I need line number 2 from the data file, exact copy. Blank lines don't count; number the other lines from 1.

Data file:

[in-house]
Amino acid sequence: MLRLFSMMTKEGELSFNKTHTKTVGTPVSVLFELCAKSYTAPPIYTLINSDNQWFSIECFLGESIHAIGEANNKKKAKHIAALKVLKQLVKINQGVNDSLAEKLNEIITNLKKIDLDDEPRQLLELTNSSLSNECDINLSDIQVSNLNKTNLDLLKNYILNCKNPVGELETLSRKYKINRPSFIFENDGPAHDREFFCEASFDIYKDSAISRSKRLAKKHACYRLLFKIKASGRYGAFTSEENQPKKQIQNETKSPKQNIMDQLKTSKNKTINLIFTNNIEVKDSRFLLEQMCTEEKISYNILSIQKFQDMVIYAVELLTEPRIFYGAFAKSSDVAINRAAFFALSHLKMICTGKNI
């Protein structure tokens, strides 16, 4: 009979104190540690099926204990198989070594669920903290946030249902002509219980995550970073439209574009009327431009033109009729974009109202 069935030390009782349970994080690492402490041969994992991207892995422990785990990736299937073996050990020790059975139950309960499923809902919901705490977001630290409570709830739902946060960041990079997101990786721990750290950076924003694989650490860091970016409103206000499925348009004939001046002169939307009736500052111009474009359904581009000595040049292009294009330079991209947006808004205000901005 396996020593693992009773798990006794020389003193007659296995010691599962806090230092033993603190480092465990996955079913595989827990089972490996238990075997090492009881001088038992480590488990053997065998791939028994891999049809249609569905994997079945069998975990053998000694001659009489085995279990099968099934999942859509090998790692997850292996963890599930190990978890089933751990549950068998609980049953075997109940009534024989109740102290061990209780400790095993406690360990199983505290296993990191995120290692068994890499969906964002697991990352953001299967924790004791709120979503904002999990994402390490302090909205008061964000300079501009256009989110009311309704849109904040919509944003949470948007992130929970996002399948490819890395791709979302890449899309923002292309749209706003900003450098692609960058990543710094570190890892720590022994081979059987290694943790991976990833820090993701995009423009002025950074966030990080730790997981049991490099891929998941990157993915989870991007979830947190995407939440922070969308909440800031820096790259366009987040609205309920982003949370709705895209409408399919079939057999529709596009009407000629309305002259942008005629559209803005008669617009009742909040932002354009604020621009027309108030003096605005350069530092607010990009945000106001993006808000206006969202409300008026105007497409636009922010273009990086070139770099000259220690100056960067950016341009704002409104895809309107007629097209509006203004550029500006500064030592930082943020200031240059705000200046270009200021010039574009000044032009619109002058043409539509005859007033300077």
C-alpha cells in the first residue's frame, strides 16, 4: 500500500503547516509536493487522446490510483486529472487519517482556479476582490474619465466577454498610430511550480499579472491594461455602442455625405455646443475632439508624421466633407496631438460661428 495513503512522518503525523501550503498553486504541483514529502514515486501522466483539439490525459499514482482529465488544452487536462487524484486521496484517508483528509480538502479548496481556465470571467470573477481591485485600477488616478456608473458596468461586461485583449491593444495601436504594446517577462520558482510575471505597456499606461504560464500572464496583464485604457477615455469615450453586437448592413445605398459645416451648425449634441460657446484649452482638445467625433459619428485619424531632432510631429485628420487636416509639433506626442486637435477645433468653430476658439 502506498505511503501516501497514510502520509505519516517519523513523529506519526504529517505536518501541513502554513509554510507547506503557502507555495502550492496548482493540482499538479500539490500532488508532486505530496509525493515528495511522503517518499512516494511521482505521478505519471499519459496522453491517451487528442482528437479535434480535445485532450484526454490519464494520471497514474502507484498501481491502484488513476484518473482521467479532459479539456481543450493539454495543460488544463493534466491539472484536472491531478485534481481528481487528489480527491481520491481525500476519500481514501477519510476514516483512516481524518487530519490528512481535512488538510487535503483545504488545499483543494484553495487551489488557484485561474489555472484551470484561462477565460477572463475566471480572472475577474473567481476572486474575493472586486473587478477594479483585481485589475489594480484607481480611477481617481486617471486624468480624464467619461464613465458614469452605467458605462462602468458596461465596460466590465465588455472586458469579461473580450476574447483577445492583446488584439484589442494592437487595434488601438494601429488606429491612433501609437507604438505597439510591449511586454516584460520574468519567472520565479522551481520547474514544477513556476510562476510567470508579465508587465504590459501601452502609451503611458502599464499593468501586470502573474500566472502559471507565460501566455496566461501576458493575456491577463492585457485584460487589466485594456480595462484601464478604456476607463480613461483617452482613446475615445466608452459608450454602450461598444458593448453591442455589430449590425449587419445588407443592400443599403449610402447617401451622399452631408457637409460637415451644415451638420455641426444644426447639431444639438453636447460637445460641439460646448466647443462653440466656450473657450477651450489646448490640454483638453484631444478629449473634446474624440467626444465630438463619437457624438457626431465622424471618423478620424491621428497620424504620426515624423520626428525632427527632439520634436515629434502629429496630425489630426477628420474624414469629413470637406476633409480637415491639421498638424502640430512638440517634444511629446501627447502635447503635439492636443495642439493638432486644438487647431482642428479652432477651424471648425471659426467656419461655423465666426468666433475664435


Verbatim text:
Amino acid sequence: MLRLFSMMTKEGELSFNKTHTKTVGTPVSVLFELCAKSYTAPPIYTLINSDNQWFSIECFLGESIHAIGEANNKKKAKHIAALKVLKQLVKINQGVNDSLAEKLNEIITNLKKIDLDDEPRQLLELTNSSLSNECDINLSDIQVSNLNKTNLDLLKNYILNCKNPVGELETLSRKYKINRPSFIFENDGPAHDREFFCEASFDIYKDSAISRSKRLAKKHACYRLLFKIKASGRYGAFTSEENQPKKQIQNETKSPKQNIMDQLKTSKNKTINLIFTNNIEVKDSRFLLEQMCTEEKISYNILSIQKFQDMVIYAVELLTEPRIFYGAFAKSSDVAINRAAFFALSHLKMICTGKNI